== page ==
Wednesday, January 18, 2012
Urban legends, old wives' tales, whatever you want to call them, they exist everywhere in the world. New York City has its legendary alligators in the sewers. India (and just about the entire world) has the Hope Diamond. My neck of the woods has the Stone Couch (essentially a natural rock that looks like a couch – you can Google it). As with all tales of this type, everyone has their own variation on its origin. The one I'm familiar with goes like this: A woman and her child were walking this particular stretch of road one cold, winter night. Becoming tired, they sat on the Stone Couch and wound up perishing from the cold. It's said that if you sit on the couch three times, you'll die. The first two times are just a warm up with something bad happening to you each time. That's the basics. I've known people who sat on it and had bad things happen to them (though never death). I've known people who sat on it and had nothing happen to them. Take it for what it is.
Paul (Paul Naschy) finds out that his rich wife, Genevieve (Julia Saly), has a heart condition and decides to take her out to his country estate. During the drive out, housekeeper, Maville (Lola Gaos), and her smoking hot niece, Julie (Frances Ondiviela), kindly fill us in that Paul's descendant, Alaric de Marnac (who bears an astonishing resemblance to Paul), was a bloodthirsty maniac who killed his wife and became a devil worshipper and black magic practitioner. Genevieve is assaulted by bandits on the way to the manse, showing us just how fragile she is. Upon reaching the estate, strange, unexplained occurrences threaten Genevieve's deteriorating health. Who or what can be behind it all?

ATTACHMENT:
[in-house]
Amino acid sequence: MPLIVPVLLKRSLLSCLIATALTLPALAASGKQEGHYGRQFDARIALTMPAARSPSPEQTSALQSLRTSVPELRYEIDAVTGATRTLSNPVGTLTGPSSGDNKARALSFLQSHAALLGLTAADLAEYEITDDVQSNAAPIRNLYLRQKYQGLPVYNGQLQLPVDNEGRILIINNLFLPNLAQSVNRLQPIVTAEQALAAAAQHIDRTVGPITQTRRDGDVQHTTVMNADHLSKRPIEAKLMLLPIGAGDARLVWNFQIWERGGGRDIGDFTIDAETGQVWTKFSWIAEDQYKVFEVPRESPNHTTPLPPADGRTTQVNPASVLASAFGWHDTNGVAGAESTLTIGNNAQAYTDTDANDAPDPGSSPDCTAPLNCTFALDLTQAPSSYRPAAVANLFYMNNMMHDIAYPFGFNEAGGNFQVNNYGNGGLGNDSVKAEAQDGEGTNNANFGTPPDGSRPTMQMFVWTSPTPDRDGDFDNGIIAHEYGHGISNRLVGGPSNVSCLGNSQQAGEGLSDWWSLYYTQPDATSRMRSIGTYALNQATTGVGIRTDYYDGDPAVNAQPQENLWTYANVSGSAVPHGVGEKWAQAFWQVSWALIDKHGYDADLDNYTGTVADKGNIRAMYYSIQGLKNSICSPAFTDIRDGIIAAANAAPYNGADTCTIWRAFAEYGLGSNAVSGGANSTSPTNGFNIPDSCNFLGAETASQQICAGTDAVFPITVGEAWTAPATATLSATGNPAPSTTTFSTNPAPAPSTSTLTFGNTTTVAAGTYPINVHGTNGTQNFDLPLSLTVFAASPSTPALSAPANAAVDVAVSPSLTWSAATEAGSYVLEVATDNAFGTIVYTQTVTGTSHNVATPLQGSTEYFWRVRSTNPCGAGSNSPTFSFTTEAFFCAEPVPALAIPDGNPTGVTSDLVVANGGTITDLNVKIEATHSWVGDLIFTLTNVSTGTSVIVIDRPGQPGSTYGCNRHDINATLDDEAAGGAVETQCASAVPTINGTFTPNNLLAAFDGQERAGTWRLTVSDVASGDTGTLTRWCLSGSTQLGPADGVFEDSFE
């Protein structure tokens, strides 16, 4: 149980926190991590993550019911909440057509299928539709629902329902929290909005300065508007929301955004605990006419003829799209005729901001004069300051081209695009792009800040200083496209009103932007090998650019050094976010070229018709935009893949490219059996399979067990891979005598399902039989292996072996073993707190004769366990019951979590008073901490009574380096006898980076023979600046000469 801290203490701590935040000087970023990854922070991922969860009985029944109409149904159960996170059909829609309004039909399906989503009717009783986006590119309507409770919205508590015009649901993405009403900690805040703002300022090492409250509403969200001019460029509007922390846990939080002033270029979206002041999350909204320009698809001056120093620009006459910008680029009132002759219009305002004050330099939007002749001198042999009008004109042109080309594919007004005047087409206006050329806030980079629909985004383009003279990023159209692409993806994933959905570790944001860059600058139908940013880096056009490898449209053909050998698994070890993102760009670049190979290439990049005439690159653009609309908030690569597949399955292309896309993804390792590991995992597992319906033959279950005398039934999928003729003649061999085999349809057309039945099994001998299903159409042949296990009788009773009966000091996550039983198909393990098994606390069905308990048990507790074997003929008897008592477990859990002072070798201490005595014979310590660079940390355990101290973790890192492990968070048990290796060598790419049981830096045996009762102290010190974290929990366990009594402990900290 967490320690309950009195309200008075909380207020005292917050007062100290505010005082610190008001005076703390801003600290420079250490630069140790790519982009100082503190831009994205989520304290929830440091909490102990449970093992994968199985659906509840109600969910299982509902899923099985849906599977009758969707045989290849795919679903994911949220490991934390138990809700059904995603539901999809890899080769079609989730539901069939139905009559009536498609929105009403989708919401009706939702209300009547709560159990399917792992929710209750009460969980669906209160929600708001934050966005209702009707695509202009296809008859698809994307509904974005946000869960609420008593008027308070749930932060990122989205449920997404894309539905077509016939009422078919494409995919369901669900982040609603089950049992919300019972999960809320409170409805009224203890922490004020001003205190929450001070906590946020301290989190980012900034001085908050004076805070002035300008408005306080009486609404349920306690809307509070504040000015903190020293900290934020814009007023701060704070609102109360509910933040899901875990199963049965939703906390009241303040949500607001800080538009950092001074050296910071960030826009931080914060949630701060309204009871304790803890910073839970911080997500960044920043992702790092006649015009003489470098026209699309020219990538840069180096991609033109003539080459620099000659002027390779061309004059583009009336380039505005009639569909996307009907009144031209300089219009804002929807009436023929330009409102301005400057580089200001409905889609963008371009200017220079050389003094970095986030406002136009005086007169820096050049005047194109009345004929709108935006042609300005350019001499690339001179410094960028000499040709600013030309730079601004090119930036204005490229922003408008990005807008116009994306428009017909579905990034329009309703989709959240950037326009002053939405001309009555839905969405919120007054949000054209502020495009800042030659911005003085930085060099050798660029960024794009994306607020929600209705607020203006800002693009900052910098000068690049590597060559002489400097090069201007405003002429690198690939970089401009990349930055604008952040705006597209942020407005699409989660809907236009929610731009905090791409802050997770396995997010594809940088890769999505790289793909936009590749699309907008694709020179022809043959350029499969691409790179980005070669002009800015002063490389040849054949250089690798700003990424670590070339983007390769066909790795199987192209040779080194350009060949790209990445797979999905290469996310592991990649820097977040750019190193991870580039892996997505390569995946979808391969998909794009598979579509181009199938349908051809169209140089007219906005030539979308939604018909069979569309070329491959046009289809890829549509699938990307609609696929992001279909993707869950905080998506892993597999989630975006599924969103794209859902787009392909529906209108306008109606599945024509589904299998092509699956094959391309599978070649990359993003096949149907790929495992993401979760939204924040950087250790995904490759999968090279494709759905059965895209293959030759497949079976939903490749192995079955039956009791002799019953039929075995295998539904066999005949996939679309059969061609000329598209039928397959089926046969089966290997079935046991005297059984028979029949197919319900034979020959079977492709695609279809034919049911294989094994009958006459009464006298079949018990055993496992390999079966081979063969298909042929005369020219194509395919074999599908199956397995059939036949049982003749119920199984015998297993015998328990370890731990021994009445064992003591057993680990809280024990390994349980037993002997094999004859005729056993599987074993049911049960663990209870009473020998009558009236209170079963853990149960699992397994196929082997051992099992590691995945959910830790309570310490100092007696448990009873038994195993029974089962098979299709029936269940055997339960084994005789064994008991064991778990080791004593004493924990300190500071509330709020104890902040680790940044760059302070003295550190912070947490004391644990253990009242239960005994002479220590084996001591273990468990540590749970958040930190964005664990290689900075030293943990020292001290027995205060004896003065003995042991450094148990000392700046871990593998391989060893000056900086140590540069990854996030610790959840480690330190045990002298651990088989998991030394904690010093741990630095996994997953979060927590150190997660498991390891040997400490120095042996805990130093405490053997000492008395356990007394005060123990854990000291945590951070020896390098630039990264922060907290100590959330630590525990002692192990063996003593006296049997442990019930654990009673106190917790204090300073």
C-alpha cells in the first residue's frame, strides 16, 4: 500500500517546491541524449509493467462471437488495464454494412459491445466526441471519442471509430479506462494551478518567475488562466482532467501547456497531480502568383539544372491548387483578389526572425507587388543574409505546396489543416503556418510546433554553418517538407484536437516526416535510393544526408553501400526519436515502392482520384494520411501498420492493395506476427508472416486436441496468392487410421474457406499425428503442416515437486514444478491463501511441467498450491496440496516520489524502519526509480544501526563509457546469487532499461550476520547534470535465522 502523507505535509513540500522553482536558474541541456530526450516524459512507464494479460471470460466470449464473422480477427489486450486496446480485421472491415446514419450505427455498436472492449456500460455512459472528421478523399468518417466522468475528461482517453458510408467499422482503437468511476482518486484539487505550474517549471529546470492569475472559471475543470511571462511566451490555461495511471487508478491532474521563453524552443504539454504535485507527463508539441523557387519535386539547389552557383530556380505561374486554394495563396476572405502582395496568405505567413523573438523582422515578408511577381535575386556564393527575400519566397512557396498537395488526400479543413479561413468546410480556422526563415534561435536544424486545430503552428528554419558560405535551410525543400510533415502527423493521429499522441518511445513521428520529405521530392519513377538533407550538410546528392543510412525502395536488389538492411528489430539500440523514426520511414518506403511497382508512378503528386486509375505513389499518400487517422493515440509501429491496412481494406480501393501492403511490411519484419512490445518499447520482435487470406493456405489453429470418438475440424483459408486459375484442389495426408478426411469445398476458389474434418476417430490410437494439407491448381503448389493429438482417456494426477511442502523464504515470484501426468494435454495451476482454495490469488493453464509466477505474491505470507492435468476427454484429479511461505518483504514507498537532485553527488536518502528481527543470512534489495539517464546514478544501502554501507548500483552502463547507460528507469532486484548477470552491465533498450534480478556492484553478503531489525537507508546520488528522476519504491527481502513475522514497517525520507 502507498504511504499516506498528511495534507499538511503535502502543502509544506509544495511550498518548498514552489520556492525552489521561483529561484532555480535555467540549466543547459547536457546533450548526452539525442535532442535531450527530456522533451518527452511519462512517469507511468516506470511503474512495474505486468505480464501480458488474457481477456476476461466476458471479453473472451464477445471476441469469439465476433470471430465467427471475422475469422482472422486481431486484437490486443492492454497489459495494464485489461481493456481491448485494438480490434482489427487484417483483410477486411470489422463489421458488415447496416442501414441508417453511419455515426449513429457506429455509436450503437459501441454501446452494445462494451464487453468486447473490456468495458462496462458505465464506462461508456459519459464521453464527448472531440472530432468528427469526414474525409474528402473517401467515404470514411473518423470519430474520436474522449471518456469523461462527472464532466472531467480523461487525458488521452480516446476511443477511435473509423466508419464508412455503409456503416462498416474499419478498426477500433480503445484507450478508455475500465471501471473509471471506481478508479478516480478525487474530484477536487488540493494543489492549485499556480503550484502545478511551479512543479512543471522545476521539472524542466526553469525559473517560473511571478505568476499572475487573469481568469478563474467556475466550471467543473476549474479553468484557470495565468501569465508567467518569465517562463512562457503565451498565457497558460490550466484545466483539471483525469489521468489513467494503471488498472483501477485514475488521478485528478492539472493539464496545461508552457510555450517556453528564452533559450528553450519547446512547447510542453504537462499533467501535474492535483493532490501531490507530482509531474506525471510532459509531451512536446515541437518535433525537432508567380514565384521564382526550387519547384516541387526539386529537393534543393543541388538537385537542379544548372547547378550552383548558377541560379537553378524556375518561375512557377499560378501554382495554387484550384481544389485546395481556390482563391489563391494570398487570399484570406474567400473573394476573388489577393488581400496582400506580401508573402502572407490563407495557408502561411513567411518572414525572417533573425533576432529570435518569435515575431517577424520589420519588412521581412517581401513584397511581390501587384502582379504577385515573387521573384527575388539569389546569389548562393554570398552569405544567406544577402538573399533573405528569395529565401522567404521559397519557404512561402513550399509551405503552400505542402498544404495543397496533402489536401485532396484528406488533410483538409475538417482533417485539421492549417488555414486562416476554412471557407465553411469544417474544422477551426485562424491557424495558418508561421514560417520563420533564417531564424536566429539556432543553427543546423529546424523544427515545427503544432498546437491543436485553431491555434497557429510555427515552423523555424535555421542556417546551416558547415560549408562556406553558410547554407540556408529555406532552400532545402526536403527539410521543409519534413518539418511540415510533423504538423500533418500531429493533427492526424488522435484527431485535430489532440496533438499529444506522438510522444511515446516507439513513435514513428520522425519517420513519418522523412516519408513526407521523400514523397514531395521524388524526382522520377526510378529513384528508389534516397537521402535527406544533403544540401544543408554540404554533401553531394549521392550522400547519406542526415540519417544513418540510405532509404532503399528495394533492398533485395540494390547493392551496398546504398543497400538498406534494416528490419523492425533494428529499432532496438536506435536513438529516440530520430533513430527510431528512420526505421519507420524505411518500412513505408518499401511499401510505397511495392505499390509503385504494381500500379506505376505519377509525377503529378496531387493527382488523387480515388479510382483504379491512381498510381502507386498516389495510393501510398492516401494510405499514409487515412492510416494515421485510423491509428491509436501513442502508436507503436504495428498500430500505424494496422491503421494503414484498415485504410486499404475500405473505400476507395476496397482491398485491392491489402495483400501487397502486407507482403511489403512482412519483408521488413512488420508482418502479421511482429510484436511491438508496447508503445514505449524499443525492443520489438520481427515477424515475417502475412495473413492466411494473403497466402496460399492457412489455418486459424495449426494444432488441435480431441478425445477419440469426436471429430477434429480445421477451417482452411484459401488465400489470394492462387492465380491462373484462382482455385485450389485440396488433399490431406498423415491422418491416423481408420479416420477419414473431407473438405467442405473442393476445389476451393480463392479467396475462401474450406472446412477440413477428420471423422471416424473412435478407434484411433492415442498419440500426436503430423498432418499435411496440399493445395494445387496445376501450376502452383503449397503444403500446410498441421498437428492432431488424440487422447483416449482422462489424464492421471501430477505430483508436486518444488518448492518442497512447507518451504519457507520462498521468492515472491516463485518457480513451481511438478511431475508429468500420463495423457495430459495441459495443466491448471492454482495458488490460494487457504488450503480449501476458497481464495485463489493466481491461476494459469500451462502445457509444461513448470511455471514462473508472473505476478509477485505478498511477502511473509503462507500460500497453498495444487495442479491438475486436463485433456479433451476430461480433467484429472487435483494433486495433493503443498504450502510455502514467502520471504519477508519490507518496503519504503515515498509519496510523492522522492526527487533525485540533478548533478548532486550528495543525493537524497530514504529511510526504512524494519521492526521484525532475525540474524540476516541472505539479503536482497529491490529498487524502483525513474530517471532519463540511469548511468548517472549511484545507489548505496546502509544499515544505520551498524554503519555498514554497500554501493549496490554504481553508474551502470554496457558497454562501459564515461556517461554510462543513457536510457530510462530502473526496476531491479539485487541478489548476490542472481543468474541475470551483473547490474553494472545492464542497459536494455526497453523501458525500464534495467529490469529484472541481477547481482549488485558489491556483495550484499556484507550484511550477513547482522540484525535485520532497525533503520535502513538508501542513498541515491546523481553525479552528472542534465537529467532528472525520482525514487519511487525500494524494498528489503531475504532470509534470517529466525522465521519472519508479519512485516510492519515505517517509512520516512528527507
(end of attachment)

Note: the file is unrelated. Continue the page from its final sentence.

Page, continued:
The late Paul Naschy (aka Jacinto Molina, Panic Beats aka Latidos de Pánico's director and co-writer) is a cult figure in the world of horror cinema. A former bodybuilder in his native Spain, it was Naschy's forays into the supernatural (particularly his portrayal of the damned lycanthrope, Waldemar Daninsky, in the "Hombre Lobo" films) that catapulted him to fame and garnered him the nickname "the Boris Karloff of Spain." While his movies hold a fascination for me, he's the type of performer you either like or dislike almost instantly. He usually comes off as a schlub but a schlub you should keep an eye on. Even when essaying the role of a despicable character, Naschy always tried to give the role some element of pathos. Unfortunately, it doesn't always work, and sometimes there should not be an attempt to redeem an evil character, in my opinion. Plus, his constant endeavors to make his characters endearing tend to make his work (in toto) a bit one-note. Personally, I enjoy his work overall, but as I see more of it, this facet sticks out to me more and more.
Almost all of Naschy's films adhere to a traditional, Hollywood, Universal Pictures type of mold. His movie sets are festooned with smoking skeletons, snakes slithering out of eye sockets, dense fog, and heavy backlighting silhouetting menacing figures. Not to mention the fact that an old, crumbling, enigmatic castle oftentimes makes up his films' backdrops. Naschy's contribution (as Hammer Pictures and so many others at the time did) was to amp up the gore and sex. His werewolf doesn't just attack his victims and maul them offscreen. He tears into them with gusto and comes up with a jaw loaded with grue. His female co-stars were buxom and lovely to a one, and almost all of them couldn't stop making bedroom eyes at old Signor Molina. That said, in the same way that Naschy only wanted to portray unsympathetic characters for sympathy, his films' narrative structures tend toward the formulaic, as well. Consequently, they never transcend the genre's boundaries, though they do make for some darned good comfort food.